Susan Tompor Detroit Free Press Published 6:00 AM EDT Oct 18, 2018 Jamie Cummings, 41, faces $93,000 in student loans, the kind of college debt that could keep anyone awake at night. "It's so overwhelming, knowing that my last payment will be when I'm 65 years old," said Cummings, a customer service manager for the Carhartt in Dearborn. She's paying $450 a month — roughly a car payment — just to deal with her student loan debt from her undergraduate and master's degrees from Eastern Michigan University. She borrowed to study to be a teacher. Thanks to the interest that keeps building on her loans, the amount she owes has grown since she obtained her master's degree in communications in 2008. "I had to pay for my books. I had to pay for my housing. My parents were not in any position to assist," Cummings said. So she was absolutely thrilled when her company, Carhartt — maker of sturdy jackets for construction workers and … [Read more...] about More employers may help workers pay back student loans
Matt Ott Associated Press Published 2:29 p.m. UTC Jul 31, 2018 Washington – U.S. workers saw their annual wages and benefits rise in the second quarter at the fastest pace in nearly a decade, a sign that the low unemployment rate is forcing employers to raise pay to attract and keep workers. Pay and benefits for all U.S. workers increased 2.8 percent in the April-June quarter from a year earlier, the most since the third quarter of 2008. Total compensation for private industry workers – which excludes state and local employees – rose 2.9 percent, the best since the second quarter of 2008. The unemployment rate is near an 18-year low of 4 percent, leaving employers scrambling to find the workers they need. There are more open jobs than there are unemployed workers, according to government data, for the first time since records began in 2000. A separate measure of wages and salaries for private sector workers rose 2.9 percent in the past year, matching … [Read more...] about Annual worker pay gains rose at fastest pace since 2008
Josh Boak Associated Press Published 11:01 p.m. UTC Jun 14, 2018 Washington – Halfway through a news conference Wednesday, the head of the world’s most powerful central bank was asked a question weighing on the minds – and the checking accounts – of Americans everywhere: When will people finally start getting meaningful pay raises? Jerome Powell, the chairman of the Federal Reserve, had no satisfactory answer. He called it a “puzzle.” And then, as if measuring his words, he said he wasn’t prepared to call it a “mystery.” Puzzle or mystery, the source of the consternation is this: The U.S. unemployment rate has dropped to a multi-decade low of 3.8 percent. A shortage of qualified people to hire has frustrated many employers who have complained that they can’t fill job openings. In theory, those two factors should combine to unleash a wave of robust pay raises for everyone from construction crews, teachers, accountants … [Read more...] about Weak pay growth puzzles Fed chief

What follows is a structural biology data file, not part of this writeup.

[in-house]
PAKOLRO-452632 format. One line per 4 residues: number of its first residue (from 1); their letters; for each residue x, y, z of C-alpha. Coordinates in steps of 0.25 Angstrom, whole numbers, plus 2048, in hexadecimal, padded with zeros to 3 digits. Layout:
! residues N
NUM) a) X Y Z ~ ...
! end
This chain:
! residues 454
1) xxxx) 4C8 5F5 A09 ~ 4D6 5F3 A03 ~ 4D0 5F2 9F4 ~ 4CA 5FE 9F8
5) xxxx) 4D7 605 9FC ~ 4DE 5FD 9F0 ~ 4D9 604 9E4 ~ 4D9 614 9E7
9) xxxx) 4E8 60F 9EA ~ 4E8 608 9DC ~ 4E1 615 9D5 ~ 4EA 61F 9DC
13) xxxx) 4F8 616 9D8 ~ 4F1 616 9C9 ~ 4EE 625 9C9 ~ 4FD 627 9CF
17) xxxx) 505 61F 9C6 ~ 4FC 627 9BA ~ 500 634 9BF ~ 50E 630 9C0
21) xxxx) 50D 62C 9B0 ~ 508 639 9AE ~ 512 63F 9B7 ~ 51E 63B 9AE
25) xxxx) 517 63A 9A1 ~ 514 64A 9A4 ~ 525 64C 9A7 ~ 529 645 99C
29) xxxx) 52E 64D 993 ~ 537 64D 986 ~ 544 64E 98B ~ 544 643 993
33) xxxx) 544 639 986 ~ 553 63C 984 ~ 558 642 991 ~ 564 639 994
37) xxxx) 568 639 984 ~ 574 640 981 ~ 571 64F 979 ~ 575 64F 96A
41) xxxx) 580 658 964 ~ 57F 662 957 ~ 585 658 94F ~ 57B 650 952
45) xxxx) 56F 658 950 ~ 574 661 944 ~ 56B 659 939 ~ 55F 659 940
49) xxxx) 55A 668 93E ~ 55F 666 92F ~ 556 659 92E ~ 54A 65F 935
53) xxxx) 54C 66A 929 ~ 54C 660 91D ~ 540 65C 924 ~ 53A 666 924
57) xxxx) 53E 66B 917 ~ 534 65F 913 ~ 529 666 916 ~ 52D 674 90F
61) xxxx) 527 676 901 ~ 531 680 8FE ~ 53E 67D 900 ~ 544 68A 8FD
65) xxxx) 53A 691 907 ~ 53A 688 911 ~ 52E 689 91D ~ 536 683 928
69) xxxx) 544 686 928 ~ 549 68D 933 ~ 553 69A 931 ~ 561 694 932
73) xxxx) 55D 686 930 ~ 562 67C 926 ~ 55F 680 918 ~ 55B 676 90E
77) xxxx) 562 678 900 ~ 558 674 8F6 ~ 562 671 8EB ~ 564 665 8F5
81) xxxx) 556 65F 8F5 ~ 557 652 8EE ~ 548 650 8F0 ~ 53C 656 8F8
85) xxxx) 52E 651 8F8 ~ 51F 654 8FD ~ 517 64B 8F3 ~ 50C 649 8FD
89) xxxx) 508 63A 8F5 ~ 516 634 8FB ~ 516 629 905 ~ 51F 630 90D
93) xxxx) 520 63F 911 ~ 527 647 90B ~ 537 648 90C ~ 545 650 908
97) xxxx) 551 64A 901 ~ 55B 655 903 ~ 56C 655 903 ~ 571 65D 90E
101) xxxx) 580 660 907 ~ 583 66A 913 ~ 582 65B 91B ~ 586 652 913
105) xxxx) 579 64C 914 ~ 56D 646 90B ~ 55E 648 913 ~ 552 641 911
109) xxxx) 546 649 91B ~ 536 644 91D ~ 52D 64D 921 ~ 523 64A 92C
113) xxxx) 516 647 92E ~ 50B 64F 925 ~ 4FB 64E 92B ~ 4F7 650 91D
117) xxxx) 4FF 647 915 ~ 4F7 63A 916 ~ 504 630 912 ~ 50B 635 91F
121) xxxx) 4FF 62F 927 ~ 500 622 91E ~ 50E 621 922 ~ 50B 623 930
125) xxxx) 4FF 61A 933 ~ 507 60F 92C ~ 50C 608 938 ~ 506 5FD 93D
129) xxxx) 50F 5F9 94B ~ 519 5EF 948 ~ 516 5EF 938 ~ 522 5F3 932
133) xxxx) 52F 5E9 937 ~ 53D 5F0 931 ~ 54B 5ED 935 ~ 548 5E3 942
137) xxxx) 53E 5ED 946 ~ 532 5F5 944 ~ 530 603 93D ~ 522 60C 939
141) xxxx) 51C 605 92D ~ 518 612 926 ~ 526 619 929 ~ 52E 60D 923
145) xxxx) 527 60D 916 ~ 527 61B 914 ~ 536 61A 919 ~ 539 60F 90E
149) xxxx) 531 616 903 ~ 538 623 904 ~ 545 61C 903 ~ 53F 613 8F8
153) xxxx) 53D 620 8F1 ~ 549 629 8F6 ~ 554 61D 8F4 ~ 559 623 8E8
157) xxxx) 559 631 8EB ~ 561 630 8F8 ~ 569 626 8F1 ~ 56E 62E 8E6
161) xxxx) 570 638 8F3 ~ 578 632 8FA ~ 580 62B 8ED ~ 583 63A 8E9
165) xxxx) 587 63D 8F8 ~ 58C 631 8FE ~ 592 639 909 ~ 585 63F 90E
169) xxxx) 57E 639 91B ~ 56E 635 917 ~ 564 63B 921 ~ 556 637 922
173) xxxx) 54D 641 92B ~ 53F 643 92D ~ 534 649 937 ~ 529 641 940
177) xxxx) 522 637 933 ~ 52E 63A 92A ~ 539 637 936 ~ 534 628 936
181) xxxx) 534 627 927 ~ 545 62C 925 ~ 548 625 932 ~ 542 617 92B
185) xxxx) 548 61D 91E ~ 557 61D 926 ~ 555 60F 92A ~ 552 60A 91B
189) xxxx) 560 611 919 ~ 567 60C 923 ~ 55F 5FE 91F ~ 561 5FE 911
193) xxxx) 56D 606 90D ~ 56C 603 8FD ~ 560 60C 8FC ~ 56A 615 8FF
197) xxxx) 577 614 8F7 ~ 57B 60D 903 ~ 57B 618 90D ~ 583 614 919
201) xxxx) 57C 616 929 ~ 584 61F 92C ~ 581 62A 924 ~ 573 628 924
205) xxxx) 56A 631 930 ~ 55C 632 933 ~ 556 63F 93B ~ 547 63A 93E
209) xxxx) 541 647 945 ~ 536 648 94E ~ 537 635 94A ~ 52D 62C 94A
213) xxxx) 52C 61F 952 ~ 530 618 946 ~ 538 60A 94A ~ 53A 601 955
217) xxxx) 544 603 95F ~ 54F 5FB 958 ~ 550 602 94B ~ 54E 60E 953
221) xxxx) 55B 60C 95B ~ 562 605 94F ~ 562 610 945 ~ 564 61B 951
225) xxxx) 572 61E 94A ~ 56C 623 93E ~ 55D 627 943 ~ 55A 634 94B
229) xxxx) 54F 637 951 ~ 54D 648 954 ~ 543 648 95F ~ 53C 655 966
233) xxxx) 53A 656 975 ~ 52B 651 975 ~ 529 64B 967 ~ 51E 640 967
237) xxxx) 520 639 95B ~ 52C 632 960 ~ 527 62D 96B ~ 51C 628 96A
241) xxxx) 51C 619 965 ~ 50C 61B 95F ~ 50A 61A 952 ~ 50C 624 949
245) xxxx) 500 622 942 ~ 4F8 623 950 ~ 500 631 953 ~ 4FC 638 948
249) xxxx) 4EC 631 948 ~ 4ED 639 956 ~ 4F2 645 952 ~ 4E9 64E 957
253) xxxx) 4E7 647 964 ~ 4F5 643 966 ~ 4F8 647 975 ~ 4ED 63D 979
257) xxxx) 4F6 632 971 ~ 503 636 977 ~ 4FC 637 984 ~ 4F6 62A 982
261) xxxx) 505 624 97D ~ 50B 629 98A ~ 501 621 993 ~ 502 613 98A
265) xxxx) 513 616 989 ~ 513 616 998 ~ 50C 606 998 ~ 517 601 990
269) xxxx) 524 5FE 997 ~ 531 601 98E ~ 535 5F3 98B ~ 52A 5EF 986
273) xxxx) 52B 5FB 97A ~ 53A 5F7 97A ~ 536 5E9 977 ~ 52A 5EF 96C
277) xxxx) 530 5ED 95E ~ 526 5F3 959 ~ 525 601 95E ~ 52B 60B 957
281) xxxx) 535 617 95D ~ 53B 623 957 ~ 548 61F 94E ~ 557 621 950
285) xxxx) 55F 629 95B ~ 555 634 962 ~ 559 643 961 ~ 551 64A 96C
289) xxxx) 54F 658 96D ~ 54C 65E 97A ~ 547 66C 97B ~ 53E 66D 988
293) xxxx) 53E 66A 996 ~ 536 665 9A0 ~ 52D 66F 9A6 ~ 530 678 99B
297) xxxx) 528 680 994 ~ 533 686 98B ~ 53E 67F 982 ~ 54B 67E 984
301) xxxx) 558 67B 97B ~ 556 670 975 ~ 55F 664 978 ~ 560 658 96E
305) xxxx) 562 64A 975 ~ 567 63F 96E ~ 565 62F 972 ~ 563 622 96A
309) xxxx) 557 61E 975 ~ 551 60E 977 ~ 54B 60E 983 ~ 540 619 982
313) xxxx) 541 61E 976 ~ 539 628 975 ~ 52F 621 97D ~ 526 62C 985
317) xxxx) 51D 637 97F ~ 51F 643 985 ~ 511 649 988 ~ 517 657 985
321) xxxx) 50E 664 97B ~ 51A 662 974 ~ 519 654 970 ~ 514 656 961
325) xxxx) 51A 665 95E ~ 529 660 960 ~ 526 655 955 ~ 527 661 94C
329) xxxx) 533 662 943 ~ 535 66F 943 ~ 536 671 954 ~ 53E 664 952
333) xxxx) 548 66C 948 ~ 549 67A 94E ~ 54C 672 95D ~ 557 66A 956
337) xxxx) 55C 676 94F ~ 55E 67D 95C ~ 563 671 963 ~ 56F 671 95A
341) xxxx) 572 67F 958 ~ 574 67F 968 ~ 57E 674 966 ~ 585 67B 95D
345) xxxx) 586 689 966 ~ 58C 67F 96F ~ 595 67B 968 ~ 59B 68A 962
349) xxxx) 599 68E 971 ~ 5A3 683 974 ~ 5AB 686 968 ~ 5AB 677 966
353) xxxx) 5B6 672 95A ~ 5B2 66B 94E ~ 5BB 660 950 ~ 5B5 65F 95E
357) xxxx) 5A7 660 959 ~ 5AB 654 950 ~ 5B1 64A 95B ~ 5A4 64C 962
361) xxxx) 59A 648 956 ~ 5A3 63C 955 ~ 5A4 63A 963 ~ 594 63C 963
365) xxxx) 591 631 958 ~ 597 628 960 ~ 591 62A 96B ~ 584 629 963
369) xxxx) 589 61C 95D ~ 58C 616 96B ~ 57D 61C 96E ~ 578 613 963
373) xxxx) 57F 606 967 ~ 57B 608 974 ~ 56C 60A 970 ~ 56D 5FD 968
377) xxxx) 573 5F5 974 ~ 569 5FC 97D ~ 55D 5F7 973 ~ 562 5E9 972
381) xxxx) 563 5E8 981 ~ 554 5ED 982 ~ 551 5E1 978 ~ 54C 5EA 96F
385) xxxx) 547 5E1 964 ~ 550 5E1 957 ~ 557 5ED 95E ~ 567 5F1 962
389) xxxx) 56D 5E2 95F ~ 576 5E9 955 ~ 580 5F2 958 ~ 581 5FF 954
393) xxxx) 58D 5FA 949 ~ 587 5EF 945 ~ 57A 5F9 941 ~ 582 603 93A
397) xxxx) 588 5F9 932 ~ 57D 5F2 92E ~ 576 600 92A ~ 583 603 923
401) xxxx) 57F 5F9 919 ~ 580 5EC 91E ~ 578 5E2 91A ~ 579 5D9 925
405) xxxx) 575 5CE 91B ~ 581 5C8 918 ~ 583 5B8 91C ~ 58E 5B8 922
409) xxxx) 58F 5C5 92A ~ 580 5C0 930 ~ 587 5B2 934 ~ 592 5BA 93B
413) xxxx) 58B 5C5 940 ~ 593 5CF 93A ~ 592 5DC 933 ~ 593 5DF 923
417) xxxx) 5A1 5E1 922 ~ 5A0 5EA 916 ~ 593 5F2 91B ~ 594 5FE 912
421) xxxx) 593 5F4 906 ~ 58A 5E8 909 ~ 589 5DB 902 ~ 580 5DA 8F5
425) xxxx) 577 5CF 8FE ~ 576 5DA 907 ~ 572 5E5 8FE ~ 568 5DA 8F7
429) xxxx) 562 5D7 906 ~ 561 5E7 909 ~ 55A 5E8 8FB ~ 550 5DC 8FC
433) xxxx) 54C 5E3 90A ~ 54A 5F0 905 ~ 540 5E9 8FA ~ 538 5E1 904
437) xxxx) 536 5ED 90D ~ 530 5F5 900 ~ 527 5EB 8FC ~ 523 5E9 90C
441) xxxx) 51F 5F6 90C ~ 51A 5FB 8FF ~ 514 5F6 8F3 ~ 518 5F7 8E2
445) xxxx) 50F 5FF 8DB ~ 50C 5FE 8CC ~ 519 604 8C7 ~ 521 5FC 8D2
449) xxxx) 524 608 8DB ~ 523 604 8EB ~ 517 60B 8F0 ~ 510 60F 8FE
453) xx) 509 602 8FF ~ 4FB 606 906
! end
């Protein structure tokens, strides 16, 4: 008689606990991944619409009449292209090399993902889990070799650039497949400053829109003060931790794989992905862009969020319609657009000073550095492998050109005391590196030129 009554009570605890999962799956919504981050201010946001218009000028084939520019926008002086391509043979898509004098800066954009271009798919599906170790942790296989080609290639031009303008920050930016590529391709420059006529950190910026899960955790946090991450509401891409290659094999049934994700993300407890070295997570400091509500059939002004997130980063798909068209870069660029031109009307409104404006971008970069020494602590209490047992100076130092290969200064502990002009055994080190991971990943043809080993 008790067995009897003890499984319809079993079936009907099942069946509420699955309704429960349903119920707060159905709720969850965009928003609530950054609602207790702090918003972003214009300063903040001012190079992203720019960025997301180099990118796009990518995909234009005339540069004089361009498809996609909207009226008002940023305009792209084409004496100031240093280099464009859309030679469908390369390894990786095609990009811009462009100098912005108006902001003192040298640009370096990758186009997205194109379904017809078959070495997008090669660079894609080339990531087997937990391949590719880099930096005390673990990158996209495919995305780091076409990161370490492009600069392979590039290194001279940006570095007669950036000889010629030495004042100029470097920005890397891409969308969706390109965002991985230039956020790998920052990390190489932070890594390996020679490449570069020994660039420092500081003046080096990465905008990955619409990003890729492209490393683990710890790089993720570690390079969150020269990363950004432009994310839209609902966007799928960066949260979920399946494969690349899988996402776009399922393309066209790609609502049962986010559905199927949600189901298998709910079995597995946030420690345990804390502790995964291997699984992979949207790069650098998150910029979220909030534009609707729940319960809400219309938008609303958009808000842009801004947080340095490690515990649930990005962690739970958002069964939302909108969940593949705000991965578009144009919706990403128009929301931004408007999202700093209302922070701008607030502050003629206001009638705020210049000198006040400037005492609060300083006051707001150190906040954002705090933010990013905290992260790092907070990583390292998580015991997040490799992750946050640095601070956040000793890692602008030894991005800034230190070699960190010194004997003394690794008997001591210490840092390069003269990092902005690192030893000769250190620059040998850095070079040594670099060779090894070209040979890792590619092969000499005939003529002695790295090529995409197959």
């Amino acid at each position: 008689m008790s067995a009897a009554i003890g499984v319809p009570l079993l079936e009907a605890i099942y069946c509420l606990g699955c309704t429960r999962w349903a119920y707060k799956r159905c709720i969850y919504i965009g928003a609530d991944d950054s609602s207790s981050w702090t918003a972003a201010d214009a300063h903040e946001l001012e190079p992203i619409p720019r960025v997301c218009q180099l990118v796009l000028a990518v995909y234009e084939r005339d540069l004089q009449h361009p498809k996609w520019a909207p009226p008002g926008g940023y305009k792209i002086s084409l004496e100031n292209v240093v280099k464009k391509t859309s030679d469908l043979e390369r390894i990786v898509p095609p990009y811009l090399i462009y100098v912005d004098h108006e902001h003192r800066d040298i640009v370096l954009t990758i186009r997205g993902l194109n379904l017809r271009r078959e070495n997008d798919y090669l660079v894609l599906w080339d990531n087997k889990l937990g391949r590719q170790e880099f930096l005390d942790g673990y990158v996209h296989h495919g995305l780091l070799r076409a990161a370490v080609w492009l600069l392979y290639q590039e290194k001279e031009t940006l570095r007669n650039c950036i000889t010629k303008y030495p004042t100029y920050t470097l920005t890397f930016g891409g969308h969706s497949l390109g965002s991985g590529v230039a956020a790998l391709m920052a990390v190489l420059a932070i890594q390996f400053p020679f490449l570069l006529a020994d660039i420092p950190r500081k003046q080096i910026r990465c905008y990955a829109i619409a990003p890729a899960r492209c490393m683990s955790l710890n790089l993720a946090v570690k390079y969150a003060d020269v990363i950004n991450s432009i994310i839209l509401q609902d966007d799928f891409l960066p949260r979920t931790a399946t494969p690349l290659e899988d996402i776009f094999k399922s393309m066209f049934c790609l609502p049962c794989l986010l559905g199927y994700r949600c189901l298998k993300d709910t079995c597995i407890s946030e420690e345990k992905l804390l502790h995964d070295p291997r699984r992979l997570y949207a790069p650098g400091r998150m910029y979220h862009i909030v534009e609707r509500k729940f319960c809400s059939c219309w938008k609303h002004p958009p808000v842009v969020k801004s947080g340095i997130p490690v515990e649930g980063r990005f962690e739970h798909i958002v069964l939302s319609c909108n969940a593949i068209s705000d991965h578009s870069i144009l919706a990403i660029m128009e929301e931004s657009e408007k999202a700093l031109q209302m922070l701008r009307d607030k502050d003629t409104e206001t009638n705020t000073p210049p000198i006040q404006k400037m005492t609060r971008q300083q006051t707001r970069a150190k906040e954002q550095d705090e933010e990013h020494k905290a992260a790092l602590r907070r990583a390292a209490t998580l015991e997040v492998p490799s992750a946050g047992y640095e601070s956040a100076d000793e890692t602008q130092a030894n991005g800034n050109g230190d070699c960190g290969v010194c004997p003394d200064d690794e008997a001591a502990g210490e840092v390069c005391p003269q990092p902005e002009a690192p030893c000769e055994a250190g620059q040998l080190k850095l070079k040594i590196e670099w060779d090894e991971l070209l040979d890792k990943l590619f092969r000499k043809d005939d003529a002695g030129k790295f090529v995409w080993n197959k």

The effort to repeal tax increases needed for across-the-board teacher pay raises has called into question how schools should proceed, so State Superintendent Joy Hofmeister is asking Oklahoma Attorney General Mike Hunter to sort out the matter.Hofmeister on Thursday sent Hunter a formal request for his opinion about whether schools must go ahead and increase teacher and school support worker pay, as required in House Bill 1023xx, before the outcome of a referendum petition drive to kill the new taxes to pay for those raises is settled.In short, schools are worried they will be obligated for the raises without the state money to meet those obligations.“We have received a number of questions from districts about the mechanics of House Bill 1023xx, teacher pay raise legislation, in light of the pending referendum on House Bill 1010xx revenue measure," Hofmeister told the Tulsa World. "We are seeking clarity on uncertainties that have been raised. This is particularly … [Read more...] about Hofmeister to Oklahoma AG: Should teachers start getting raises amid effort to kill taxes needed to pay for them?
THE American country singer Ry Cooder had a famous single in 1979 called ‘Little Sister', based on an original recording by the great Elvis.Well, that song came from Ry's eighth album, the title of which brings us to our theme for today. The album is called ‘Bop Until You Drop'.Casting an eye over the list of songs, that whole record (sorry, CD ... sorry, download) could have been written for all of us working in our jobs today, and saving into our pension.For a start, it looks as though over three million of us are going to do just that – ‘bop until we drop' - we who fear we'll have to work until we die, according to some new research just published by Scottish Widows (SW). There are also over 10 million of us expecting to work until forced to retire through ill-health. What kind of ‘retirement' is that, especially since SW points out nursing home costs these days cost on average £866 a week.The research was done in January just past, and contains … [Read more...] about Why workers may be forced to ‘bop until they drop’